—  Mathematics & Statistics

Algebra and Combinatorics Seminar, Spring 2015

Wednesdays 3:40-4:30 BVM hall 11th floor seminar room

Next semester
Previous semesters

Organizers:  Aaron Lauve, Peter Tingley


January
14
No talk
21
No talk
28
No talk
February
4
Alexander Stolin (Gothenburg)
Classification of quantum groups and Lie bialgebras
11 ***IES 123***
Peter Tingley
Crystals, PBW bases, and related combinatorics.
18
No talk
25 ***IES 123***
Josh Hallam (Michigan State)
Increasing Forests
March
4 No talk (spring break)
11
Shamil Shakirov (Berkeley)
TBA
18

25
Tony Giaquinto (Loyola)
April
1 (near Easter)


8
Andrew Carroll (DePaul)

15


22
Stefan Catoiu (DePaul University)
TBA
29
Christophe Hohlweg (Universite du Quebec a Montreal)


Directions

IES (the institute for environmental sustainability) is located at the corner of W. Sheridan and N. Kenmore Avenues, Chicago, IL (map)

Parking is available on-campus for $7 in the Parking Garage (building P1 on the Lake shore campus map). To get to the Parking Garage, enter campus at the corner of West Sheridan Road and North Kenmore Avenue.

Abstracts

Feb 4: Alexander Stolin (Gothenburg), Classification of quantum groups and Lie bialgebras

Given an arbitrary field F of characteristic 0, we study Lie bialgebra structures on sl(n,F), based on the description of the corresponding classical double. For any Lie bialgebra structure, the classical double is isomorphic to the tensor product of sl(n,F) with either F[e]/e^2, F+F, or a quadratic field extension of F. In the first case, the classification leads to quasi-Frobenius Lie subalgebras of sl(n,F). In the second and third cases, a Belavin-Drinfeld cohomology can be introduced which enables one to classify Lie bialgebras on sl(n,F), up to gauge equivalence. The Belavin-Drinfeld untwisted and twisted cohomology sets associated to an r-matrix are computed. For the Cremmer-Gervais r-matrix in sl(3), we also construct a natural map of sets between the total Belavin-Drinfeld twisted cohomology set and the Brauer group of the field F.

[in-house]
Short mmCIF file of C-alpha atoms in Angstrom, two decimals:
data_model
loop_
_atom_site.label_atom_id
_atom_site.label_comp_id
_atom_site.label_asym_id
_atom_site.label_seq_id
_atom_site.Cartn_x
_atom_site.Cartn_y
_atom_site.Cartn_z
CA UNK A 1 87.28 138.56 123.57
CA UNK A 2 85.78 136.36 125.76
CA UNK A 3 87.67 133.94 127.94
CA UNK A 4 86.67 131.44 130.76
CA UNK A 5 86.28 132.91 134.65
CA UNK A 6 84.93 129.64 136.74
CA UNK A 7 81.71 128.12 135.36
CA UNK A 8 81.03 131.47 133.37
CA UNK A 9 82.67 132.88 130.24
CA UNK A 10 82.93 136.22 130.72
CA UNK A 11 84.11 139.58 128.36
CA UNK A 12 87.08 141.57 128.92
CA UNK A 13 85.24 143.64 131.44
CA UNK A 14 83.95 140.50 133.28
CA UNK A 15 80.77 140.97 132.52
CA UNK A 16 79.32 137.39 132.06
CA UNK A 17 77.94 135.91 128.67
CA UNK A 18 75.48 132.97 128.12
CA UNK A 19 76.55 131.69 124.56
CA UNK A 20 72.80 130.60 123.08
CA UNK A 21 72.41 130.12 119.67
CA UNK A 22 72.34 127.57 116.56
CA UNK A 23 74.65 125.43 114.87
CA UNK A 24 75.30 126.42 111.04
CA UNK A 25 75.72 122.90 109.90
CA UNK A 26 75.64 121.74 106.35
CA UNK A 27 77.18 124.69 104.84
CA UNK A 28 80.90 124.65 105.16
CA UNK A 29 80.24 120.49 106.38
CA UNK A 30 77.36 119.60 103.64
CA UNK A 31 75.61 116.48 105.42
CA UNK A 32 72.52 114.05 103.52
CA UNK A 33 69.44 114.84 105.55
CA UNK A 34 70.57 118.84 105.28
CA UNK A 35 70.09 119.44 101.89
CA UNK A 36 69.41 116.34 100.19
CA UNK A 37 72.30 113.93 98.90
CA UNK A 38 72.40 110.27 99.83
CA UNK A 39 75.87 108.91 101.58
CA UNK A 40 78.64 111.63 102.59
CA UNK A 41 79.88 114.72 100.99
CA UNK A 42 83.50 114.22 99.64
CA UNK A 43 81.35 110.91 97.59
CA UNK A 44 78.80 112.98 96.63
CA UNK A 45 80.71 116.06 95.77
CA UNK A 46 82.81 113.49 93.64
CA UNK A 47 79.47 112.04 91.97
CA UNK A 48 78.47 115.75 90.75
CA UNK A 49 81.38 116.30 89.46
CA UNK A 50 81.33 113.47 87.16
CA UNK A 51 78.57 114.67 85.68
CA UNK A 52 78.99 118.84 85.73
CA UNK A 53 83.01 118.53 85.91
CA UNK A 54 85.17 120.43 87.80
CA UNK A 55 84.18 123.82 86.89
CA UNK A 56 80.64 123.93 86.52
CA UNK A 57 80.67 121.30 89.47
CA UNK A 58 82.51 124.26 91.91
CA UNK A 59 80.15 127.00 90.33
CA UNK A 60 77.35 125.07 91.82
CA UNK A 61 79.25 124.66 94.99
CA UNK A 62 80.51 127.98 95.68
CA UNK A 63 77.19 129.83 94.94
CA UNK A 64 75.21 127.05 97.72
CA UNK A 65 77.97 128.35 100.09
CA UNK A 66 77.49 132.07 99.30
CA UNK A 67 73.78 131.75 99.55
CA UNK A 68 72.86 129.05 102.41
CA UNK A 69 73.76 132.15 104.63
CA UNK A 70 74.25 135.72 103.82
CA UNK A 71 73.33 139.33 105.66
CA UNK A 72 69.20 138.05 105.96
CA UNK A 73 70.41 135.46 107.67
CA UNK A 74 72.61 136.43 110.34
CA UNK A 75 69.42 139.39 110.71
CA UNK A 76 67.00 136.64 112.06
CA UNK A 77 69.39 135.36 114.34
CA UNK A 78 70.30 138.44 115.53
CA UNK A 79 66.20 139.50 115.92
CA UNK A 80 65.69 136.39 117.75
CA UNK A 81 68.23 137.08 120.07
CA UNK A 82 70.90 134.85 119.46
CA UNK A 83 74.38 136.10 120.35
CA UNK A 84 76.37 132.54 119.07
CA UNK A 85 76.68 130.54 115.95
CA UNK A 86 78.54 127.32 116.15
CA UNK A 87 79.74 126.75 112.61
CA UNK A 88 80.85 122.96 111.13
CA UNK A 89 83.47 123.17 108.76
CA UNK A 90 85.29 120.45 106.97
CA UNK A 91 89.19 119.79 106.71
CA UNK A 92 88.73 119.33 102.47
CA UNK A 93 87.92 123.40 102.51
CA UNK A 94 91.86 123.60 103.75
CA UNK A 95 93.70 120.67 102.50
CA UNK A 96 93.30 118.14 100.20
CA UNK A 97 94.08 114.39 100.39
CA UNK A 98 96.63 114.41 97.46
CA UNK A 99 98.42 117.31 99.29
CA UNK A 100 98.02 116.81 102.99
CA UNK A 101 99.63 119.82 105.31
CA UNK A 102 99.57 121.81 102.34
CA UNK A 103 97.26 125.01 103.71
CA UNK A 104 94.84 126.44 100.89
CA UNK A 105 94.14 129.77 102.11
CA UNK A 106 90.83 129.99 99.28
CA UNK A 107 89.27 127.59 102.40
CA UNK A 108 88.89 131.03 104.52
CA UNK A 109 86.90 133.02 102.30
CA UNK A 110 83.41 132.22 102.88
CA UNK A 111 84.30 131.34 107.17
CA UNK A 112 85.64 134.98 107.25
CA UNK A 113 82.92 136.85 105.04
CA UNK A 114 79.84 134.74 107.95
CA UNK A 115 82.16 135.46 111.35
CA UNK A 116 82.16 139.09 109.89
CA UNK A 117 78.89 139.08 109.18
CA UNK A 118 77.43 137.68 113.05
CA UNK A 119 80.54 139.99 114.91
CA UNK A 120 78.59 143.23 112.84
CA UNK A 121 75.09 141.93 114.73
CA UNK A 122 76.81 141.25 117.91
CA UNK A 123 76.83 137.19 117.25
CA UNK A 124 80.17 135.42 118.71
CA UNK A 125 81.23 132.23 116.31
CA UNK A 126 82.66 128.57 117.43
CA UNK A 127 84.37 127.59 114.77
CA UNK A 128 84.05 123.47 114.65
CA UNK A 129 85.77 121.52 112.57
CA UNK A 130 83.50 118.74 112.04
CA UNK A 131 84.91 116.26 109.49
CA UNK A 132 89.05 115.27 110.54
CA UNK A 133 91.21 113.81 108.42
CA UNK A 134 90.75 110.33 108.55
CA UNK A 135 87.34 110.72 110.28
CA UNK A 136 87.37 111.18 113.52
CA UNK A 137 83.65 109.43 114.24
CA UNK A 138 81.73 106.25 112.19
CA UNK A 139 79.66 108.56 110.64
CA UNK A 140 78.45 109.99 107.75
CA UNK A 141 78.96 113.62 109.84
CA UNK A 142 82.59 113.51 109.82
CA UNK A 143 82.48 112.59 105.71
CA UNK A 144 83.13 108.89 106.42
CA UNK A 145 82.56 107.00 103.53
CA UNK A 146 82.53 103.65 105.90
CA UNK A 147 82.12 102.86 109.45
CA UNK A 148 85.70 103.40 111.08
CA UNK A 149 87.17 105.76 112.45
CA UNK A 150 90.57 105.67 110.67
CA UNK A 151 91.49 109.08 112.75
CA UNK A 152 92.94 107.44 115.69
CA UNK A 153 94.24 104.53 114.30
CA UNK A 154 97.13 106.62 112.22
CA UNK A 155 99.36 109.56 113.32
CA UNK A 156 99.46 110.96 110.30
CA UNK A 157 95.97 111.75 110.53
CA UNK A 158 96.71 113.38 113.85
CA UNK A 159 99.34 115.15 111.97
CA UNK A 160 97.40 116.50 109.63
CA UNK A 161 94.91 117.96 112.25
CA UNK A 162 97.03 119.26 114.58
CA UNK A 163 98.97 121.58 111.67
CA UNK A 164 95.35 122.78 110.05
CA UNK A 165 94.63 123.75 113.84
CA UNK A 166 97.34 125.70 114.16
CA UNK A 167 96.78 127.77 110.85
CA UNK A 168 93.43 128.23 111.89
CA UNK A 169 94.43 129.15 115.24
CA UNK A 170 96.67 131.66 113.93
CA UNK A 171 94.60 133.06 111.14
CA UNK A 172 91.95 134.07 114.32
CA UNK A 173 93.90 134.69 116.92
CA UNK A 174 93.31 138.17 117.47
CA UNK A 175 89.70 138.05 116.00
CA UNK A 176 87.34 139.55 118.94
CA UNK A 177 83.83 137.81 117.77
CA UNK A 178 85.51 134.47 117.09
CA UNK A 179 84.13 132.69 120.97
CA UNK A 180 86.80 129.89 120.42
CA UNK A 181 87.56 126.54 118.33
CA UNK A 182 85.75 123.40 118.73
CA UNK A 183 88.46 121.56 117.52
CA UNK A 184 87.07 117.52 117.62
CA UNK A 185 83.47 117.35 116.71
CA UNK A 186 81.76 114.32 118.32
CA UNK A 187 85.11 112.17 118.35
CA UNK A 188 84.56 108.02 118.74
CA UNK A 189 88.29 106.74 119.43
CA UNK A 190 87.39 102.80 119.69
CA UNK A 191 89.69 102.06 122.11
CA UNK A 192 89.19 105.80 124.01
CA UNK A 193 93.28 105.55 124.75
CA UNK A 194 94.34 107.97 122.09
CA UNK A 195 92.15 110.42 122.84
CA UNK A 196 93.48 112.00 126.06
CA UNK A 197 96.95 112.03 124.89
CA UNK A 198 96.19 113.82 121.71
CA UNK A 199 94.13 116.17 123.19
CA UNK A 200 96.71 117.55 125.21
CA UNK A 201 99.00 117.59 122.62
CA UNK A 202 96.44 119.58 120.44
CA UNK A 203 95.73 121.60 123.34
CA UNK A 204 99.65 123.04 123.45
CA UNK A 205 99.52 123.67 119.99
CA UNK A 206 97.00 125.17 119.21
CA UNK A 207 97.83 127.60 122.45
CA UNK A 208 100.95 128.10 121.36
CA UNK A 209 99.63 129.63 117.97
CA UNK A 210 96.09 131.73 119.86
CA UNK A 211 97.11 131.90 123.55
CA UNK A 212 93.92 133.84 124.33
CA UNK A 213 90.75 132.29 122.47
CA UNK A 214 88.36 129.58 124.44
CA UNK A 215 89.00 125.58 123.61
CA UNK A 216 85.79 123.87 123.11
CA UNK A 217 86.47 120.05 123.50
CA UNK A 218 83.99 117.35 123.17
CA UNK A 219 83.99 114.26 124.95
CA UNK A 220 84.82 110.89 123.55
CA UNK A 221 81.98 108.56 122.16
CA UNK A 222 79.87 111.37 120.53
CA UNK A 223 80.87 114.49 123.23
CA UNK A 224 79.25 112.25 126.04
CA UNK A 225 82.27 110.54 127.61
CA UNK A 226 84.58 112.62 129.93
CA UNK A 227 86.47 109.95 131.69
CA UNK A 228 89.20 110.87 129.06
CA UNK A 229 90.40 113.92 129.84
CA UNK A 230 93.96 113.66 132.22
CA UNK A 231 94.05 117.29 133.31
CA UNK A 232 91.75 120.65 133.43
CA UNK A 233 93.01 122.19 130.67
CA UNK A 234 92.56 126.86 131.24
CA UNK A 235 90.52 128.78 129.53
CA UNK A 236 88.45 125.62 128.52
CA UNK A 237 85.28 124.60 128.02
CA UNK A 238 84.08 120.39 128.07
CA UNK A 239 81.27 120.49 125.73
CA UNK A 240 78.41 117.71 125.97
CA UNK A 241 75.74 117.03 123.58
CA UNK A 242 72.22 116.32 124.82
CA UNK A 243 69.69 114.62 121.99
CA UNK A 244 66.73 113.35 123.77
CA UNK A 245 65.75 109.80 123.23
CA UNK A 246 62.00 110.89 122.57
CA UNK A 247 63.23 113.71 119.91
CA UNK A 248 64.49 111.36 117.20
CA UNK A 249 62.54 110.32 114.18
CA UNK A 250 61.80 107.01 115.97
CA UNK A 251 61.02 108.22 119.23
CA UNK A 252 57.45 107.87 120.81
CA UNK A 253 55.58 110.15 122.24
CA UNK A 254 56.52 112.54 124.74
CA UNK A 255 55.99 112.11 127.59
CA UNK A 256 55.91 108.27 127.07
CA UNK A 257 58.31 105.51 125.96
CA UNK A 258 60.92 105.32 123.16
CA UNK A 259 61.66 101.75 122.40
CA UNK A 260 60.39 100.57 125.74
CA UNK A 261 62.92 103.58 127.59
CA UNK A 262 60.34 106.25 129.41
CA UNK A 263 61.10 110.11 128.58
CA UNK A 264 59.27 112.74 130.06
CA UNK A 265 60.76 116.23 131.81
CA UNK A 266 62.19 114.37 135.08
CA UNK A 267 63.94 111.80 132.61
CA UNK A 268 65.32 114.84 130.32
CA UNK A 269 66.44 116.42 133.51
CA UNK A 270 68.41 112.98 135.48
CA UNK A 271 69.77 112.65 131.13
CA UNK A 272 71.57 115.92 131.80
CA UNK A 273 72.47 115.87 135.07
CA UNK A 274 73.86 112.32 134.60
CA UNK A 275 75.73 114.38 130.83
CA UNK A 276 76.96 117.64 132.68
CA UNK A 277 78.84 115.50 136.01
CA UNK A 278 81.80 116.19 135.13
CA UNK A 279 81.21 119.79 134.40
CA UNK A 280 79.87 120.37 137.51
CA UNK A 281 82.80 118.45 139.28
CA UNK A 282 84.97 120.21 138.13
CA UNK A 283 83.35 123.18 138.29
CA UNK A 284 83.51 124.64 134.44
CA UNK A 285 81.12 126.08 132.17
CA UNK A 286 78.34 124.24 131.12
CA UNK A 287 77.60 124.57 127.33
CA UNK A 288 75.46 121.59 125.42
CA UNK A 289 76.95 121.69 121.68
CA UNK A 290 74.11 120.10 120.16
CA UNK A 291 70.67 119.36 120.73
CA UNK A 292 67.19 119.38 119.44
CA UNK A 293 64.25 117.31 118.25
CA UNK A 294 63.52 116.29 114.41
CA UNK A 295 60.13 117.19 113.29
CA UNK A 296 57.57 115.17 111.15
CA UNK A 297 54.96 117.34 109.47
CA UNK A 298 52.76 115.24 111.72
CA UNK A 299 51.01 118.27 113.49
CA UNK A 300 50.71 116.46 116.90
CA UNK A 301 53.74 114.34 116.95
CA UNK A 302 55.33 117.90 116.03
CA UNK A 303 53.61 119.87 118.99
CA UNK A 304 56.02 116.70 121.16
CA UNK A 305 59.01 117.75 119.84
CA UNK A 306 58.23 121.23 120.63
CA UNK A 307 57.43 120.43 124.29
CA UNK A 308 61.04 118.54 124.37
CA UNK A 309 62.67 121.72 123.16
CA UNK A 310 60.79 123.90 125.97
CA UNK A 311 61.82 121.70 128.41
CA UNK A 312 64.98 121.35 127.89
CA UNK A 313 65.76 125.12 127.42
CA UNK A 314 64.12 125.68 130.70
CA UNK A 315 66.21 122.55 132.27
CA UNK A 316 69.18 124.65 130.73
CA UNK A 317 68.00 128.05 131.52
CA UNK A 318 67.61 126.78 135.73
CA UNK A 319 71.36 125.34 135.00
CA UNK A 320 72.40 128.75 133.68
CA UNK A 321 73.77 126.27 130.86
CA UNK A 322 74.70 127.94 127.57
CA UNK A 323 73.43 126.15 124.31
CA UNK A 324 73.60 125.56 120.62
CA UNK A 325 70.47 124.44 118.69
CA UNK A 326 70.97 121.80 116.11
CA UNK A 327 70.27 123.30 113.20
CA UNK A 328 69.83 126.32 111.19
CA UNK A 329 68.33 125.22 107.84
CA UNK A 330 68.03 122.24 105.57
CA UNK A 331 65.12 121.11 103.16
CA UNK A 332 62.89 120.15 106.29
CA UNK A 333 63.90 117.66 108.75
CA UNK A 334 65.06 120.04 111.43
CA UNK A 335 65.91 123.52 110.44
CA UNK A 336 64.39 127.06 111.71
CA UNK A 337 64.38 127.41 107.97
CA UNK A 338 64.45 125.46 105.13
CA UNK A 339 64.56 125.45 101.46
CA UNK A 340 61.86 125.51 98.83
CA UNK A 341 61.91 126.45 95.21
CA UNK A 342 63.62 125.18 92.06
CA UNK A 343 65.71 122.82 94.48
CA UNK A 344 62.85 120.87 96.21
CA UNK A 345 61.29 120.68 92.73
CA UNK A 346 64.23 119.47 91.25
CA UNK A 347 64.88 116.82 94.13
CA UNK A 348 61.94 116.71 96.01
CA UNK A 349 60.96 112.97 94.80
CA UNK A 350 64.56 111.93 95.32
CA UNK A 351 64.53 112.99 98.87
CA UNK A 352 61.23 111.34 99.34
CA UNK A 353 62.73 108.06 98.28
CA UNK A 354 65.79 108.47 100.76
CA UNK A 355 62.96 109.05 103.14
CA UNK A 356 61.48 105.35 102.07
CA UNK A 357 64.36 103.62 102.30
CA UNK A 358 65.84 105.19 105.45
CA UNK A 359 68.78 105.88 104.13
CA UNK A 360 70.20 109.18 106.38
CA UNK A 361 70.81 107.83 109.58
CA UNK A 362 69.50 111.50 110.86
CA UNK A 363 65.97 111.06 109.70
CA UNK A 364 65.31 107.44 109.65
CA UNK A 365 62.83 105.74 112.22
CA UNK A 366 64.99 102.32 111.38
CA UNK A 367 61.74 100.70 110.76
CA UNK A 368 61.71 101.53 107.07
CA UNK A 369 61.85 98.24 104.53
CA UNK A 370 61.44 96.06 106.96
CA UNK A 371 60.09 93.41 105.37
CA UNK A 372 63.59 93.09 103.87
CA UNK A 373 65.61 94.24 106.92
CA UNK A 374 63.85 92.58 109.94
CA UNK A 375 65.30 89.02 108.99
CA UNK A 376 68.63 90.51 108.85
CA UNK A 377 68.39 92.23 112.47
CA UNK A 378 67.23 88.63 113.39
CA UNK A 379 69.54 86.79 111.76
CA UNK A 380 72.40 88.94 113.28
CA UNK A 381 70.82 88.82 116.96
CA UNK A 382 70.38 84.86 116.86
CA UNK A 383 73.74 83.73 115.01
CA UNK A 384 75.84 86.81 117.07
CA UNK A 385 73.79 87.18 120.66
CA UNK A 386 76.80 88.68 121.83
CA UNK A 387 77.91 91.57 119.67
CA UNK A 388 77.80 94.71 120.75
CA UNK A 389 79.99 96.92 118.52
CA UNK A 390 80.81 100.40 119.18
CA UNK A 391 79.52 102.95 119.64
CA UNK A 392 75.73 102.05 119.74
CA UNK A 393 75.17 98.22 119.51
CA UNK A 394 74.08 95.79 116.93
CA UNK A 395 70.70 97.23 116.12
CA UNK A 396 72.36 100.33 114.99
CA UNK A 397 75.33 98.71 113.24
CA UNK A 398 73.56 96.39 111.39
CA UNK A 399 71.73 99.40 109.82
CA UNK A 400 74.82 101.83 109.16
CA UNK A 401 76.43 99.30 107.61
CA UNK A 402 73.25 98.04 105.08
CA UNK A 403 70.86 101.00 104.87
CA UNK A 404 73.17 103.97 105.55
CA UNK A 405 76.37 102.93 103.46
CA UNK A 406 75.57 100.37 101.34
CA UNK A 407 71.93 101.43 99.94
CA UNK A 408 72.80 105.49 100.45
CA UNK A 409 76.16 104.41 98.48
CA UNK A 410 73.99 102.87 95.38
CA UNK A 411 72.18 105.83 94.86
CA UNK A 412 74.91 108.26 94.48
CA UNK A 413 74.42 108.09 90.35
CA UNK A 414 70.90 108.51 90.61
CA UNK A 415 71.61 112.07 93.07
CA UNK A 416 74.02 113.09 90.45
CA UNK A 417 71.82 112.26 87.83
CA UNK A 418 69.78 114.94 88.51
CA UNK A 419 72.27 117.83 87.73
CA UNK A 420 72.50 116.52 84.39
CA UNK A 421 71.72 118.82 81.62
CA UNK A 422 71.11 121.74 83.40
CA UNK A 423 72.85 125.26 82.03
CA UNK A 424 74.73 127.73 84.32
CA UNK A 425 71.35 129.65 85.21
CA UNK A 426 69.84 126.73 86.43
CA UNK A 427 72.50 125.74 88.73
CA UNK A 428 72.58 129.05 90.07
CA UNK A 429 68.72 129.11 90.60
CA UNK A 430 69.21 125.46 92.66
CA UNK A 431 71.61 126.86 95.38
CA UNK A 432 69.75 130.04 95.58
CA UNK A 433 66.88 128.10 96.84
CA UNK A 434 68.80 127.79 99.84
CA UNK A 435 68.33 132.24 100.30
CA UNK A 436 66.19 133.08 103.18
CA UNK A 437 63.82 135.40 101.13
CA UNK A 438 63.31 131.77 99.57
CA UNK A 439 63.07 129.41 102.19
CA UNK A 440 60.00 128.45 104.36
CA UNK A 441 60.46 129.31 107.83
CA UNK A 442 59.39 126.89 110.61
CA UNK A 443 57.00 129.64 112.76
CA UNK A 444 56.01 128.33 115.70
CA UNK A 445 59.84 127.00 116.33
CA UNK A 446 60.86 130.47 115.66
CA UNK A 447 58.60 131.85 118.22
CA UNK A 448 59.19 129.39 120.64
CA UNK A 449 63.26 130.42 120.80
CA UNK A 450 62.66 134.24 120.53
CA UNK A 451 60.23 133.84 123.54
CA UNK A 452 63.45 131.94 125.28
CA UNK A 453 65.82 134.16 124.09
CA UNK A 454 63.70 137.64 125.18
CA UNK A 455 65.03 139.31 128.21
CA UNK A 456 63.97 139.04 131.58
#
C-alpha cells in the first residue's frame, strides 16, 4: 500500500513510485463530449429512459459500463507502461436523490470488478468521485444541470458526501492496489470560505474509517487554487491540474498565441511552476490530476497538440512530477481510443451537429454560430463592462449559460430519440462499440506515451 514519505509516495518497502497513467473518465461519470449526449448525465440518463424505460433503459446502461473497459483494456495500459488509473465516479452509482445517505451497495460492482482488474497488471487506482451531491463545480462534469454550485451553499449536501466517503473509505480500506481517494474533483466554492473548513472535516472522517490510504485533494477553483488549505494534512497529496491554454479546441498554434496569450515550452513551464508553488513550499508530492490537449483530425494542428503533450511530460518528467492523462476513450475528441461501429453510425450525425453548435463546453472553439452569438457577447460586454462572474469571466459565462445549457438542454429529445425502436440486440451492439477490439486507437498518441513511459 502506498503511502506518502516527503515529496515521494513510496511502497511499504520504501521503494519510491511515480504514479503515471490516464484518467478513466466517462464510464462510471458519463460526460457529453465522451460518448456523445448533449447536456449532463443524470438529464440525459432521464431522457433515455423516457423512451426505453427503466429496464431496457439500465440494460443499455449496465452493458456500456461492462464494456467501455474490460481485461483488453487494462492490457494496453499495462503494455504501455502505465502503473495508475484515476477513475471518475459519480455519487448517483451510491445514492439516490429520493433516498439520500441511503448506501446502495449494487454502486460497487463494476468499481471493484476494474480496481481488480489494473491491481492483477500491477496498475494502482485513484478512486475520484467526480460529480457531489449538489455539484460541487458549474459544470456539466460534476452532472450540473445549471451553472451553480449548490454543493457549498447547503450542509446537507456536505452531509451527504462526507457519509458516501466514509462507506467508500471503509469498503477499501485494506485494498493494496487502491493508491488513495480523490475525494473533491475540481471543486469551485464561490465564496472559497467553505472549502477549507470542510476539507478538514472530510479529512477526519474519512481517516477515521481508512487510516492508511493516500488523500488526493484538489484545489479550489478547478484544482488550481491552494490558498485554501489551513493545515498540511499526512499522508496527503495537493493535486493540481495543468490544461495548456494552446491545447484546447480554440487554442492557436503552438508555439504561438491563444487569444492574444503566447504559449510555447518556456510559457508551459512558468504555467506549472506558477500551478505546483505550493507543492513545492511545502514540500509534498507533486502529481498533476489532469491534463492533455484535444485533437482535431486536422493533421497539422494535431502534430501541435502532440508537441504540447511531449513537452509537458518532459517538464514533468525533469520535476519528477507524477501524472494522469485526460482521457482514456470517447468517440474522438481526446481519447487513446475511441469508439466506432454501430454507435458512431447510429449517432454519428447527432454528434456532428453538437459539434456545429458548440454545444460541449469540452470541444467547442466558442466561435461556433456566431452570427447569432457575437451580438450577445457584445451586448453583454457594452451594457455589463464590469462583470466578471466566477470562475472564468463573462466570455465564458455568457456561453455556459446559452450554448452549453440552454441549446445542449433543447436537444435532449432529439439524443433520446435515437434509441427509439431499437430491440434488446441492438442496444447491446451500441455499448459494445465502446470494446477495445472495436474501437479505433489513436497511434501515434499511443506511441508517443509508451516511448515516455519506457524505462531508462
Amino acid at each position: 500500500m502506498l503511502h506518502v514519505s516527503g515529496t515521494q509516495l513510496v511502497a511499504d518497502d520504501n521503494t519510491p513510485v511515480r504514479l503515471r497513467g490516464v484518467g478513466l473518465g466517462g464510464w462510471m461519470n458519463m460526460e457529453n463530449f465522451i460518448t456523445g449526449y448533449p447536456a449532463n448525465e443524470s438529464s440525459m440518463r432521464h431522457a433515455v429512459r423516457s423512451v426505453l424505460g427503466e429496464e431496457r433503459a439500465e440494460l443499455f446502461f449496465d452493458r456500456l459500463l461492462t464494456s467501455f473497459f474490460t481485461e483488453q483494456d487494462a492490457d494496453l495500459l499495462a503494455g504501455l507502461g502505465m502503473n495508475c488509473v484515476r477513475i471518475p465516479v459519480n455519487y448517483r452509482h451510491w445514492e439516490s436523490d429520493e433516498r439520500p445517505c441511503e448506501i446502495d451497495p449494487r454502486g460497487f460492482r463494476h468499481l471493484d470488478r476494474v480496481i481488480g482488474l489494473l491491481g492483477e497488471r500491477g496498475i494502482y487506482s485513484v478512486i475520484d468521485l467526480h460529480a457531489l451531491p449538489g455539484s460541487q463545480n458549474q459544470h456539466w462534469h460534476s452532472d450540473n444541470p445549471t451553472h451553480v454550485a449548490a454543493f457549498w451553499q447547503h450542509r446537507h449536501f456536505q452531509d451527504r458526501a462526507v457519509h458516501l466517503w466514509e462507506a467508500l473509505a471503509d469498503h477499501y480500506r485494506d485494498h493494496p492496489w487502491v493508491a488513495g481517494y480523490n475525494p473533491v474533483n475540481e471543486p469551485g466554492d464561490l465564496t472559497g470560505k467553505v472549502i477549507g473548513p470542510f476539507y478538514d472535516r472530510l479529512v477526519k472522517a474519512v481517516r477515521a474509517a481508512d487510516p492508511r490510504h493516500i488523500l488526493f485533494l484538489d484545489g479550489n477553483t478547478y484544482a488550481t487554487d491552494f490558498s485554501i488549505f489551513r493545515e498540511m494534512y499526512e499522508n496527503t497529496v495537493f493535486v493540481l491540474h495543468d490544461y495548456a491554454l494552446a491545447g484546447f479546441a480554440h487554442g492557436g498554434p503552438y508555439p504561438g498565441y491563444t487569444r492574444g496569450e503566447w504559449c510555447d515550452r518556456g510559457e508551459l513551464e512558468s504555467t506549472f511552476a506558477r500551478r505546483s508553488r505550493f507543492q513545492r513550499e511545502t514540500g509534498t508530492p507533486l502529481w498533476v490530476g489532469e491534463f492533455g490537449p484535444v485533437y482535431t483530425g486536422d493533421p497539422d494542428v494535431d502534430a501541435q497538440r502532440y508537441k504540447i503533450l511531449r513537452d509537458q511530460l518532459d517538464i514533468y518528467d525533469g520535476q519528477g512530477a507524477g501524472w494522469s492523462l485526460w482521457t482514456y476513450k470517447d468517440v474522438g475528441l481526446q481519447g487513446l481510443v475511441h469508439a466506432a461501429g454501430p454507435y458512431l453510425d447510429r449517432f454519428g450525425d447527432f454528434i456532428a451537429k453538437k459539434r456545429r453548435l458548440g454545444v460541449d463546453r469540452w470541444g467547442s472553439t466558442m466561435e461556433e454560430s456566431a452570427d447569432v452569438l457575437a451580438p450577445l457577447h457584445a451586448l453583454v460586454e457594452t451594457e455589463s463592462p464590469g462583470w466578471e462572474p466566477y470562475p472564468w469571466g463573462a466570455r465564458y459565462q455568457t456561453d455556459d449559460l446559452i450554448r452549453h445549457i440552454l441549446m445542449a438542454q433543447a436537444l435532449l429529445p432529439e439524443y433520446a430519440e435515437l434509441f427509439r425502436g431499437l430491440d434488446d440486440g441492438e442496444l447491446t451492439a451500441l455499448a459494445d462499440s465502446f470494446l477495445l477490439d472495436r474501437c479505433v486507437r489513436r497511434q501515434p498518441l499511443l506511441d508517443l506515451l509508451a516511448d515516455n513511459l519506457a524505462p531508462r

Feb 11: Peter Tingley (Loyola), Crystals, PBW bases, and related combinatorics.

Kashiwara's crystals are combinatorial objects used to study complex simple Lie groups and their highest weight representations. A crystal consists of an underlying set, which roughly indexes a basis for a representation, along with combinatorial operations related to the Chevalley generators. Here we are interested in types A and D, where the crystals are realized using Young tableaux and Kashiwara-Nakashima tableaux respectively. However the combinatorics is not always enough, and one would like to understand an actual basis corresponding to the crystal. This can be done using Lusztig's theory of PBW bases, and so there is a unique structure-preserving bijection between the PBW basis and the combinatorially constructed crystal. We describe that bijection explicitly. In type A the answer was to some extent known to experts, but in type D we believe it is new. I will explain as much of this as I can without assuming any prior knowledge of crystals or PBW bases, mainly through examples. This is joint work with two Loyola students (John Claxton and Adam Shultze), and also with Ben Salisbury.

Feb 25: Joshua Hallam (Michigan State), Increasing Forests

Let G be a graph with vertex set {1,2,...,n}. We say a subtree of G is increasing if the labels along any path starting at the minimum vertex increase. Moreover, we call a subforest of G increasing if each of its components is an increasing tree. We will show that the generating function for increasing forests of graph always factors with nonnegative integer roots. We also give a characterization of when the generating function is equal to the graph's chromatic polynomial. We finish by generalizing this work to simplicial complexes.
This joint work with Jeremy Martin and Bruce Sagan.